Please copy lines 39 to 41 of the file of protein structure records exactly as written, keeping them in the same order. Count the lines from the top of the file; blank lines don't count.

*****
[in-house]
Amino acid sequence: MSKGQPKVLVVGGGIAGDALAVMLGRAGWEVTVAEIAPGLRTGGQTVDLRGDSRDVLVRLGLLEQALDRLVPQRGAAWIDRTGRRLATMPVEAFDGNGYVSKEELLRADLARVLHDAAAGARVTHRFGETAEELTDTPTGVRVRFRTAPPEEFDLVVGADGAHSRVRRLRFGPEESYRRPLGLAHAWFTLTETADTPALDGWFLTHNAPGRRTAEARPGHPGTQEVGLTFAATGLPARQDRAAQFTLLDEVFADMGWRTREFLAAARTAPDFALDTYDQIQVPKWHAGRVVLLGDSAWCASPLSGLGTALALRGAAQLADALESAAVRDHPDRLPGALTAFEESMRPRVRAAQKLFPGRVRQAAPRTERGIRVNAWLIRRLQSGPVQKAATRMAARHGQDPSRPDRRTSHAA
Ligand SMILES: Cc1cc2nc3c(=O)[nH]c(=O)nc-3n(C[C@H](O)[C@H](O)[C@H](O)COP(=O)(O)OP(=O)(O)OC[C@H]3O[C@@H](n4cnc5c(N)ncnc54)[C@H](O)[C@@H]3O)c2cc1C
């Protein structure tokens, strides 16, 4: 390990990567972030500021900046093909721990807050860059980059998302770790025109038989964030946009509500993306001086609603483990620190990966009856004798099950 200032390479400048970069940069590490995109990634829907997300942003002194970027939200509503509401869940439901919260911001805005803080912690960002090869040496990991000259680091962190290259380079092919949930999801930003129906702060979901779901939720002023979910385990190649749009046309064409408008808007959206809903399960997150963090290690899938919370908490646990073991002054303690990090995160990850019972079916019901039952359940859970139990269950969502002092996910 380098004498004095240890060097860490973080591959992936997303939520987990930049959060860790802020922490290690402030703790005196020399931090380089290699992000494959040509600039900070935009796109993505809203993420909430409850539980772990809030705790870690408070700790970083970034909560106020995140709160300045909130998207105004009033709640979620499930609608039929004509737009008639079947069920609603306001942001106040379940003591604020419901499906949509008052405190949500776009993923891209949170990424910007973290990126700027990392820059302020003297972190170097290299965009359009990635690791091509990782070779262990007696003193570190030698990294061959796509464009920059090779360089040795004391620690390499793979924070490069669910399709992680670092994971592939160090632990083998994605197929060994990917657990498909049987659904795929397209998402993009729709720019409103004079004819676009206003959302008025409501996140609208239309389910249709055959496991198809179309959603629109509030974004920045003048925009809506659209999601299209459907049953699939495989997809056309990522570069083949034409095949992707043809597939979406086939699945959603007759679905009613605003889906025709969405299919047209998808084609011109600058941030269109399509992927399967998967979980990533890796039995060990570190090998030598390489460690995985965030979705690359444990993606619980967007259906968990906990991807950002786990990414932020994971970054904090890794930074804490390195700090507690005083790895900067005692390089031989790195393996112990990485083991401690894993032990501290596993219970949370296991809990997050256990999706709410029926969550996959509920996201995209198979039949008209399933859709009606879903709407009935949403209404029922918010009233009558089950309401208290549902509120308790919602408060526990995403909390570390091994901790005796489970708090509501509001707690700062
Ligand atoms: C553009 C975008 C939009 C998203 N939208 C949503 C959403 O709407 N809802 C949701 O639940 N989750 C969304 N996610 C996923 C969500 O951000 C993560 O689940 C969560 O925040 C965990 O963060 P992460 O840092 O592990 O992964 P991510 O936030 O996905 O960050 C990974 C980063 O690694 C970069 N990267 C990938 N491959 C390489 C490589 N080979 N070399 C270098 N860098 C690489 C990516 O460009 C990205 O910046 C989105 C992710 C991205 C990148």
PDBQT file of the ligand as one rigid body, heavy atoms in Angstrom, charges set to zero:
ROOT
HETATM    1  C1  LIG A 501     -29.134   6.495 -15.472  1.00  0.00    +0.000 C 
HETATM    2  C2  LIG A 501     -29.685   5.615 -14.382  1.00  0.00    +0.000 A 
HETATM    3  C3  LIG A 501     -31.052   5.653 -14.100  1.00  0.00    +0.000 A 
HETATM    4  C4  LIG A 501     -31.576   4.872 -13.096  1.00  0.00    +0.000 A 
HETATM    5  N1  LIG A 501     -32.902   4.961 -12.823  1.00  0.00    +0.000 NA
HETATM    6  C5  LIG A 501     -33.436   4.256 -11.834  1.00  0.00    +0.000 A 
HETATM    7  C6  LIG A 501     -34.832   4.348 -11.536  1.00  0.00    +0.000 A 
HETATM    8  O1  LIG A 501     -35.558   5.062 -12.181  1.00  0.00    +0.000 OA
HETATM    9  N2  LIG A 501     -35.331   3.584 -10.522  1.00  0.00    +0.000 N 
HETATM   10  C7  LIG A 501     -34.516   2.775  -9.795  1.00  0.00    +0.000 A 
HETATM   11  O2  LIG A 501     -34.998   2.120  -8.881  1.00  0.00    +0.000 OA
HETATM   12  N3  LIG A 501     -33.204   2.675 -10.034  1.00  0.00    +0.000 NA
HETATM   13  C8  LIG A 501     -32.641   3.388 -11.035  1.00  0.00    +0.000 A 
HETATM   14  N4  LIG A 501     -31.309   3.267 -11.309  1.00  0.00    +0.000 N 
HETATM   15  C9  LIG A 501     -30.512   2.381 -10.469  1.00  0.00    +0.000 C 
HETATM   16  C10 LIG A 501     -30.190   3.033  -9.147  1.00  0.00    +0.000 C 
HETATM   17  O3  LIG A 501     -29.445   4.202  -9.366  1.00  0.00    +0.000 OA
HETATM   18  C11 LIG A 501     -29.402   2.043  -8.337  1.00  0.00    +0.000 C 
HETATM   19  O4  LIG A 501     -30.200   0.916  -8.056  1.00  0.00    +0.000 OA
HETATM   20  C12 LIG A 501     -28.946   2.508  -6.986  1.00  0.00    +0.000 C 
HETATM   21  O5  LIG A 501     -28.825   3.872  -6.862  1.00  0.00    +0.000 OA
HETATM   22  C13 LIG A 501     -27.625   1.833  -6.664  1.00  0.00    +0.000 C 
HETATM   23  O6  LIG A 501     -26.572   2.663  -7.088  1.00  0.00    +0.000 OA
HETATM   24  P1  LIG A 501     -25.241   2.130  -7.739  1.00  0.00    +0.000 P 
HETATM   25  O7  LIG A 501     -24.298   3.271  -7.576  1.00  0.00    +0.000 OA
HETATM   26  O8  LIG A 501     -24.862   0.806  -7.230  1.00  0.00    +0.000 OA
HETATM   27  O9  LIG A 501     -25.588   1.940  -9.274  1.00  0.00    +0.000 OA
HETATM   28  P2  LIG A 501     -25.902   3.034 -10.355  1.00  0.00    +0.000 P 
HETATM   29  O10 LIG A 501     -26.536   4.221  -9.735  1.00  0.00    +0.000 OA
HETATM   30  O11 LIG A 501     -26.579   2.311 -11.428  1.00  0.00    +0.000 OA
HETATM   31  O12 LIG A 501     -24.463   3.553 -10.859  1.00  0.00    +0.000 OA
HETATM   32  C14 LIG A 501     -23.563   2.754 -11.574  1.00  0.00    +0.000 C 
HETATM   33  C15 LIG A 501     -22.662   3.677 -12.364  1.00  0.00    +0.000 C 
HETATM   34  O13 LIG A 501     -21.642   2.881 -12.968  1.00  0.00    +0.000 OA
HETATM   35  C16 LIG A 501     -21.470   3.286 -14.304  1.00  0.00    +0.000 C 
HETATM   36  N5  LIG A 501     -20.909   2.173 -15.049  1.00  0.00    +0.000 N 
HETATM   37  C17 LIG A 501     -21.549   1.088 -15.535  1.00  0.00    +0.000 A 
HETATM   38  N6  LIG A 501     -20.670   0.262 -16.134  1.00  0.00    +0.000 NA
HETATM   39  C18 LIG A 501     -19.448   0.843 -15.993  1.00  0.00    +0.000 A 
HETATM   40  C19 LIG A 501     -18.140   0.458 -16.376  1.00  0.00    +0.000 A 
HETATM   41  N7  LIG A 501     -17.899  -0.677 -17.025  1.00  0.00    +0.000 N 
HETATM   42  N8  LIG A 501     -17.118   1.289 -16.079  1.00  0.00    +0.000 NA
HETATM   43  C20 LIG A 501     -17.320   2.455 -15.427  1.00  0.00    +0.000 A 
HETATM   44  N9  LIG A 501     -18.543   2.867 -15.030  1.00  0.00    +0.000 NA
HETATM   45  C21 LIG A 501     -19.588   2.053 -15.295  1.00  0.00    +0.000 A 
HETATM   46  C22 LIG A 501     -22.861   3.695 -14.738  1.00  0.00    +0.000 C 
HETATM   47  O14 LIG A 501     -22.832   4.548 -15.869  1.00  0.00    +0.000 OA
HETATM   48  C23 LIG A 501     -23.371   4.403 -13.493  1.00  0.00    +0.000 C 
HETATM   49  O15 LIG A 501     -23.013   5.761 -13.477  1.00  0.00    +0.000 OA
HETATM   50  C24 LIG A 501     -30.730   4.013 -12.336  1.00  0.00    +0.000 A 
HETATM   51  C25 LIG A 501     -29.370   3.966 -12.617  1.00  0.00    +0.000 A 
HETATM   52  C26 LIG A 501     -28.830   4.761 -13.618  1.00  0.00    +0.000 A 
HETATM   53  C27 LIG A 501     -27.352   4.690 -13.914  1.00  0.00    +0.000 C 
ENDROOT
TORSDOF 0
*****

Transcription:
HETATM   32  C14 LIG A 501     -23.563   2.754 -11.574  1.00  0.00    +0.000 C 
HETATM   33  C15 LIG A 501     -22.662   3.677 -12.364  1.00  0.00    +0.000 C 
HETATM   34  O13 LIG A 501     -21.642   2.881 -12.968  1.00  0.00    +0.000 OA